State of the University Address 2010 - page 7

Harvey Perlman, Chancellor

Budget Issues

I recently delivered a keynote address at a conference at the University of Kansas. I entitled my remarks: "Lingchi and the Modern Research University." For those of you not fluent in Mandarin, "Lingchi" is an ancient form of Chinese torture in which small pieces of flesh are slowly cut from a person's body over an extended period of time.

"Lingchi" is the source of the phrase "death from a thousand cuts." I can't help but reflect on this as I look forward to what is predicted to be in the next biennium a requirement that we reduce our budget for the 8th time in 11 years. It is true that throughout this period we have made significant progress. However, I do not think a university can constantly "cut its way to greatness." Lingchi is not a recipe for success.

The temptation, of course, is to be resigned to a decline in our fortunes. As Paul Newman once said: "It's always darkest before it turns absolutely pitch black." Or for you younger folks, the line from Metallica's "No Leaf Clover": "Then it comes to be that the soothing light at the end of your tunnel, was just a freight train coming your way." However, in philosophical matters I prefer Dr. Seuss:

  • "I've heard there are troubles of more than one kind,
  • some come from ahead and some come from behind.
  • But I've brought a big bat. I'm all ready you see,
  • Now my troubles are going to have troubles with me."

Our "big bat" is that we are essential to the future prosperity of Nebraska. Nothing has demonstrated this more than your work over the last decade to enhance the teaching, research, and service of this university and nothing will drive our future success more than your continued effort. As Thomas Edison said: "Opportunity is missed by most people because it is dressed in overalls and looks like work."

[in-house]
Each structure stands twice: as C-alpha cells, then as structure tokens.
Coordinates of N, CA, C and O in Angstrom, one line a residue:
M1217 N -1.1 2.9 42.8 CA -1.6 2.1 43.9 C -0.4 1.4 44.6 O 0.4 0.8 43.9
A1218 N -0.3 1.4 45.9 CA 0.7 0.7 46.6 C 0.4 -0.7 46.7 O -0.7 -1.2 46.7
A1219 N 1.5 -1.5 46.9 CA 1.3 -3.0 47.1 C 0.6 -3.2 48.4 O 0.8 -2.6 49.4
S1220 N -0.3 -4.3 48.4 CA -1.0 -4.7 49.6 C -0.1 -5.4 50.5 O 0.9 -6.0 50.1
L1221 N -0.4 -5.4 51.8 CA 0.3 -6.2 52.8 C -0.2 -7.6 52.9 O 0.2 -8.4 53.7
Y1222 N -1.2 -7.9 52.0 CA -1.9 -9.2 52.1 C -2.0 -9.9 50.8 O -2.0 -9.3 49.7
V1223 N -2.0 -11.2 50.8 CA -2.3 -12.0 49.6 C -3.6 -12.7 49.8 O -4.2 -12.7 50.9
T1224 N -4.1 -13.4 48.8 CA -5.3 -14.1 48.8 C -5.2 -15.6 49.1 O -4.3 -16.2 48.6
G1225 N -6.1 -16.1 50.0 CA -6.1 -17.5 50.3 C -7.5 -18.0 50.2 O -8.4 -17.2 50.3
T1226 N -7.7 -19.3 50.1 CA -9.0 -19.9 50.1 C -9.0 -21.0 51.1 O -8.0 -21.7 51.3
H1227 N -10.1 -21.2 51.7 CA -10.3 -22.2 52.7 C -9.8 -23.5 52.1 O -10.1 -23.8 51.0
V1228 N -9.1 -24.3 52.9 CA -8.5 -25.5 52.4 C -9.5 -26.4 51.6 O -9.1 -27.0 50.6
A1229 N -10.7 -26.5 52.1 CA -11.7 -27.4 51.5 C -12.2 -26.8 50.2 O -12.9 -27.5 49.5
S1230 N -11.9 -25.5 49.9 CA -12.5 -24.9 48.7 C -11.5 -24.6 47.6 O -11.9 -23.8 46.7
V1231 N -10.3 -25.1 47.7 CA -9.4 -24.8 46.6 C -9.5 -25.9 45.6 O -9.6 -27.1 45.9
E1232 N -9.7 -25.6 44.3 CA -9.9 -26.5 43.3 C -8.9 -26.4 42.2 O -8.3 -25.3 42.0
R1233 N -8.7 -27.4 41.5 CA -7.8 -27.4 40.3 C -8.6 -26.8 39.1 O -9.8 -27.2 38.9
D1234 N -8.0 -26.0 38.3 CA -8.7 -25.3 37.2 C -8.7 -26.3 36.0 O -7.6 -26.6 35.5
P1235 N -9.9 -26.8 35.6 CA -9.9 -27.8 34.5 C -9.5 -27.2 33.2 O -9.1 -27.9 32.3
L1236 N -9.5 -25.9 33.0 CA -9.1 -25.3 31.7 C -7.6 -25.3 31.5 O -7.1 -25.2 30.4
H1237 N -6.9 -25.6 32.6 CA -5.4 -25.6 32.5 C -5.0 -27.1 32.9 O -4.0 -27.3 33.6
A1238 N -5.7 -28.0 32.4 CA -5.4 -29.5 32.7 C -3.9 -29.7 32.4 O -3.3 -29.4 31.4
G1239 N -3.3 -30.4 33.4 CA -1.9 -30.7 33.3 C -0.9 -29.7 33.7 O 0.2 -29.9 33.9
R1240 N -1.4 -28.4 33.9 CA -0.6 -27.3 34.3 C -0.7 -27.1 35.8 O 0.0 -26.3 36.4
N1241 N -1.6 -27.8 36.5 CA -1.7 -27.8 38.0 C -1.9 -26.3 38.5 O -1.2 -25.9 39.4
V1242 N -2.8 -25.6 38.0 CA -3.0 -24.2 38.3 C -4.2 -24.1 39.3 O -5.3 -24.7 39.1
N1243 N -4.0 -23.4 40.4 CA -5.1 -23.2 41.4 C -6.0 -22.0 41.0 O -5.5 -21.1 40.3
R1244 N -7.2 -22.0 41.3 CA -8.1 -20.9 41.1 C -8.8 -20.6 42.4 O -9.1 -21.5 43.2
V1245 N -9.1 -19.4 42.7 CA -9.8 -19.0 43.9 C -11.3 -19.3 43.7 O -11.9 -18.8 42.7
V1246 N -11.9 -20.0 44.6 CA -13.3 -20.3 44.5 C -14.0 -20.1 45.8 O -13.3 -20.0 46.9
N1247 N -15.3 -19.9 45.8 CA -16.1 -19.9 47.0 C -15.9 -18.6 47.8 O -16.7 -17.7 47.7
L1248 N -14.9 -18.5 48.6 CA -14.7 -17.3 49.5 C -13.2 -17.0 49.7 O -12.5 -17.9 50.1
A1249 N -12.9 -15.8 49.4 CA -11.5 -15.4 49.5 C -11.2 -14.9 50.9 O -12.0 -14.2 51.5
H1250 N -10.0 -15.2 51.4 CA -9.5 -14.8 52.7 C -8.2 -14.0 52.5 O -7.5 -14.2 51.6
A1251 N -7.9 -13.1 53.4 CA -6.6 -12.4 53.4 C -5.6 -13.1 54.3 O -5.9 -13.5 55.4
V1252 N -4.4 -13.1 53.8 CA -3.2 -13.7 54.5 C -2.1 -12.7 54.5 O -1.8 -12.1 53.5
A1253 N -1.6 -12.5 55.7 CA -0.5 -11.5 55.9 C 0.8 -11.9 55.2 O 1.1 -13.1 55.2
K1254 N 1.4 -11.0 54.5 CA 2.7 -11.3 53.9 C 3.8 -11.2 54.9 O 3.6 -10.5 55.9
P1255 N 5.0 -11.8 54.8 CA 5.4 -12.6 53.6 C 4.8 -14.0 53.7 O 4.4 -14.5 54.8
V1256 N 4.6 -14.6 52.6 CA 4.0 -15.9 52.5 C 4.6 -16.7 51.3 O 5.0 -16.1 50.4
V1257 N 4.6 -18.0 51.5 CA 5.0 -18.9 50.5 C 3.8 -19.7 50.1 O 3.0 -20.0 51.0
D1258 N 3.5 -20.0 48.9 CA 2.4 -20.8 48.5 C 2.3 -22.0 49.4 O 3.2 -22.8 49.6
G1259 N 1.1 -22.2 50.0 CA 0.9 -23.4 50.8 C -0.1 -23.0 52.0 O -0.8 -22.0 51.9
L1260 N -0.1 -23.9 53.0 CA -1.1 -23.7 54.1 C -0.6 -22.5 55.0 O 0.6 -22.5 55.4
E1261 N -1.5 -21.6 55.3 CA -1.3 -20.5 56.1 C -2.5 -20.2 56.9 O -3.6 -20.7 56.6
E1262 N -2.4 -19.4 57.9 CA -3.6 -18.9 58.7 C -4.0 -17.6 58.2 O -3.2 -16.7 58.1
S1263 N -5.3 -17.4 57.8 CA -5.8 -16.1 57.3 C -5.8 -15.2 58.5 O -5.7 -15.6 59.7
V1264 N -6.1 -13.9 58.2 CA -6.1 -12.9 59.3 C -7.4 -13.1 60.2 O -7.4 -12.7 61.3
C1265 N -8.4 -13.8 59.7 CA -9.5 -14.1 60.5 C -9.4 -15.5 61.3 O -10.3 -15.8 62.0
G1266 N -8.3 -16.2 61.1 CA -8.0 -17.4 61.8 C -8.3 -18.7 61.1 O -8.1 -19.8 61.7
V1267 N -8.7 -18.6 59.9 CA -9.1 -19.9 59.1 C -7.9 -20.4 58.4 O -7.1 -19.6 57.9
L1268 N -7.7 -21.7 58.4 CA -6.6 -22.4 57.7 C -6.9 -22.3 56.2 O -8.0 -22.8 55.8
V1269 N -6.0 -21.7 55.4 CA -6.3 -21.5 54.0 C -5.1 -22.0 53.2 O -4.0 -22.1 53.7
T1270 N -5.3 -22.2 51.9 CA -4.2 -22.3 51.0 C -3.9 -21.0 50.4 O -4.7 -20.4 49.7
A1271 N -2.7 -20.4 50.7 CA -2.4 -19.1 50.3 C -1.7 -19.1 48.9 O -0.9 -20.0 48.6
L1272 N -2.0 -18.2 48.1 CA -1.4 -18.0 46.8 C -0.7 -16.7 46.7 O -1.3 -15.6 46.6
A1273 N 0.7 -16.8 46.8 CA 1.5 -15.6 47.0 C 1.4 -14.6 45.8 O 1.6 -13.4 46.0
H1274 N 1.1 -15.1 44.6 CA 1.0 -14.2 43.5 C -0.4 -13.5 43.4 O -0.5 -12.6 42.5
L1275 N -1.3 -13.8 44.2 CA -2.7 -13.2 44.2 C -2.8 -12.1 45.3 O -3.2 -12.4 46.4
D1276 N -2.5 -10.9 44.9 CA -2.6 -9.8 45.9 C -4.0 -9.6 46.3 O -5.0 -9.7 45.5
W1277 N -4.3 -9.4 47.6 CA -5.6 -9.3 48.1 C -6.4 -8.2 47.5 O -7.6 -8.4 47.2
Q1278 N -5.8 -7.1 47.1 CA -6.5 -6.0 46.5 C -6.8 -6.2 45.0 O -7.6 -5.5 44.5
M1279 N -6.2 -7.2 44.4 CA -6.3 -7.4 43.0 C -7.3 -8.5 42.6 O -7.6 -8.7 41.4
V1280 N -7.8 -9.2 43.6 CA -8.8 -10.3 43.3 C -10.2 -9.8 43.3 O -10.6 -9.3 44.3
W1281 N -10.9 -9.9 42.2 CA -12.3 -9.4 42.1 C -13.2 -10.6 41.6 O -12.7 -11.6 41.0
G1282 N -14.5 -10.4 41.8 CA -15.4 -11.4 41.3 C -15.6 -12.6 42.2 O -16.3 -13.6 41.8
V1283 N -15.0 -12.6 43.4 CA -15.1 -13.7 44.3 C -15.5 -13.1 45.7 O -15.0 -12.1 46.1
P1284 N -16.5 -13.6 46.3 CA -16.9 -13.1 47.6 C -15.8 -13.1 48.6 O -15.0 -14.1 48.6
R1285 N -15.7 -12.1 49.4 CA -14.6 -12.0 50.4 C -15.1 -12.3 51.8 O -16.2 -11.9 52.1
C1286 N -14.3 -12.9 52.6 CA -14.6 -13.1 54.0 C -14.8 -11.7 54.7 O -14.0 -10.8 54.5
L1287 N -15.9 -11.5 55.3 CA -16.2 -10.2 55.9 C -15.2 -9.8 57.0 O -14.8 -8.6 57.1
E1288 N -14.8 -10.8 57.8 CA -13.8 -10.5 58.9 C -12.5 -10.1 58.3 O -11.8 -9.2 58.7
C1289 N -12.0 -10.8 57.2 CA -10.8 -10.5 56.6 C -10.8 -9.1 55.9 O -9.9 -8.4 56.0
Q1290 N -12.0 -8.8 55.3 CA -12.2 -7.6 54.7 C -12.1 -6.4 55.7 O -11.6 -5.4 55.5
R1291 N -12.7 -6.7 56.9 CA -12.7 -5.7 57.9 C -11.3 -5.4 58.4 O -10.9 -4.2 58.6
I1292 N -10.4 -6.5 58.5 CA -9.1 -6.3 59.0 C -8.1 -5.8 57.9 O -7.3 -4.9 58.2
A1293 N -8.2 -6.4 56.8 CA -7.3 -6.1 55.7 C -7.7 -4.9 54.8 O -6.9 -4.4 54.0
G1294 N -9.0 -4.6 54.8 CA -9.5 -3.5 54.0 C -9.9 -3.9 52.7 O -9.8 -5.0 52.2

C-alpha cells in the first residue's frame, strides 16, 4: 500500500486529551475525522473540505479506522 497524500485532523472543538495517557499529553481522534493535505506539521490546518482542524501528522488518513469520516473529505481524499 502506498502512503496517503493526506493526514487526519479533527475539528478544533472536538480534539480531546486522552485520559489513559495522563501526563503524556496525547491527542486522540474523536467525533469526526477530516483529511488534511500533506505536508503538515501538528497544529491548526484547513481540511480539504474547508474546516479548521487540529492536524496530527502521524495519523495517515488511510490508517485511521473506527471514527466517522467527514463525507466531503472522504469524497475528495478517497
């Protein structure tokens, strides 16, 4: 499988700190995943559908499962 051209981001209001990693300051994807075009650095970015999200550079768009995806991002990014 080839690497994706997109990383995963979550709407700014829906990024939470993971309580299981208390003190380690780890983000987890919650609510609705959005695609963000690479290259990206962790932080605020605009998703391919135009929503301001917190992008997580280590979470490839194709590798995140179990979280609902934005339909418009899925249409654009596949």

The 2020 Report was what is called in the business world a "BHAG": A Big Hairy Audacious Goal. That is still our mantra. We aspire to be a great university. We are on our way to becoming a great university. Nebraska needs a great university in order to prosper.

We can neither be oblivious to nor discouraged by our economic circumstances. We must continue to find creative ways to advance the mission of the university with fewer resources or to generate more revenue. We must explore every way of extracting dollars from peripheral or support programs to invest in our priorities.

As one example, I have asked our Chief Information Officer, Mark Askren, to lead an "Information Technology Cost Reducing Task Force" comprised primarily of IT consumers to find efficiencies. We are cooperating with the university system in exploring how collaboration with our sister campuses can produce benefits. We will explore other ideas for structural and process changes, both in academic and administrative areas. I will need your support and your ideas as we proceed.

There are few recorded instances where the victim ever survived Lingchi, although one can hypothesize that those who did were left badly scarred. The Chinese abandoned Lingchi as an official form of execution in 1905. Since then, China has grown and prospered. One hopes that Nebraskans quickly learn this valuable lesson with respect to the investments they make in their university. This university is poised to bring considerable value to this state and its people. We can only pledge to do our part, and we so pledge.

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